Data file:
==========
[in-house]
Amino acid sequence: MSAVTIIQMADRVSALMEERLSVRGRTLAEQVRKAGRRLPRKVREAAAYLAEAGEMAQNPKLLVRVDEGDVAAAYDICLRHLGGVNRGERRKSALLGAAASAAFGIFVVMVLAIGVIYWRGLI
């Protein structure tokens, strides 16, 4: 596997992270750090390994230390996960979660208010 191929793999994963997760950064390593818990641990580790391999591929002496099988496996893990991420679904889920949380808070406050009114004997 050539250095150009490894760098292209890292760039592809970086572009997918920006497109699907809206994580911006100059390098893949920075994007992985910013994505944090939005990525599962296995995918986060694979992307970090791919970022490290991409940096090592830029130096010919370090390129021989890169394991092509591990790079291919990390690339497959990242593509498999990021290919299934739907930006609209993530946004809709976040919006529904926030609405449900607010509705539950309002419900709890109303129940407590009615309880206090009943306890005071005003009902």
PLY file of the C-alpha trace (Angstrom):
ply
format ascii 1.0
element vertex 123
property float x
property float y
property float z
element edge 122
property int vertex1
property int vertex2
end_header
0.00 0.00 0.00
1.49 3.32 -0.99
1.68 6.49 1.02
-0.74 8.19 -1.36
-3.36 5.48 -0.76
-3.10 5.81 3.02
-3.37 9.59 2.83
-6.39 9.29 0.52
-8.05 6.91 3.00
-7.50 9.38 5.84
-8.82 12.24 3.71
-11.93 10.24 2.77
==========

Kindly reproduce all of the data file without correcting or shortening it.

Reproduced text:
[in-house]
Amino acid sequence: MSAVTIIQMADRVSALMEERLSVRGRTLAEQVRKAGRRLPRKVREAAAYLAEAGEMAQNPKLLVRVDEGDVAAAYDICLRHLGGVNRGERRKSALLGAAASAAFGIFVVMVLAIGVIYWRGLI
């Protein structure tokens, strides 16, 4: 596997992270750090390994230390996960979660208010 191929793999994963997760950064390593818990641990580790391999591929002496099988496996893990991420679904889920949380808070406050009114004997 050539250095150009490894760098292209890292760039592809970086572009997918920006497109699907809206994580911006100059390098893949920075994007992985910013994505944090939005990525599962296995995918986060694979992307970090791919970022490290991409940096090592830029130096010919370090390129021989890169394991092509591990790079291919990390690339497959990242593509498999990021290919299934739907930006609209993530946004809709976040919006529904926030609405449900607010509705539950309002419900709890109303129940407590009615309880206090009943306890005071005003009902």
PLY file of the C-alpha trace (Angstrom):
ply
format ascii 1.0
element vertex 123
property float x
property float y
property float z
element edge 122
property int vertex1
property int vertex2
end_header
0.00 0.00 0.00
1.49 3.32 -0.99
1.68 6.49 1.02
-0.74 8.19 -1.36
-3.36 5.48 -0.76
-3.10 5.81 3.02
-3.37 9.59 2.83
-6.39 9.29 0.52
-8.05 6.91 3.00
-7.50 9.38 5.84
-8.82 12.24 3.71
-11.93 10.24 2.77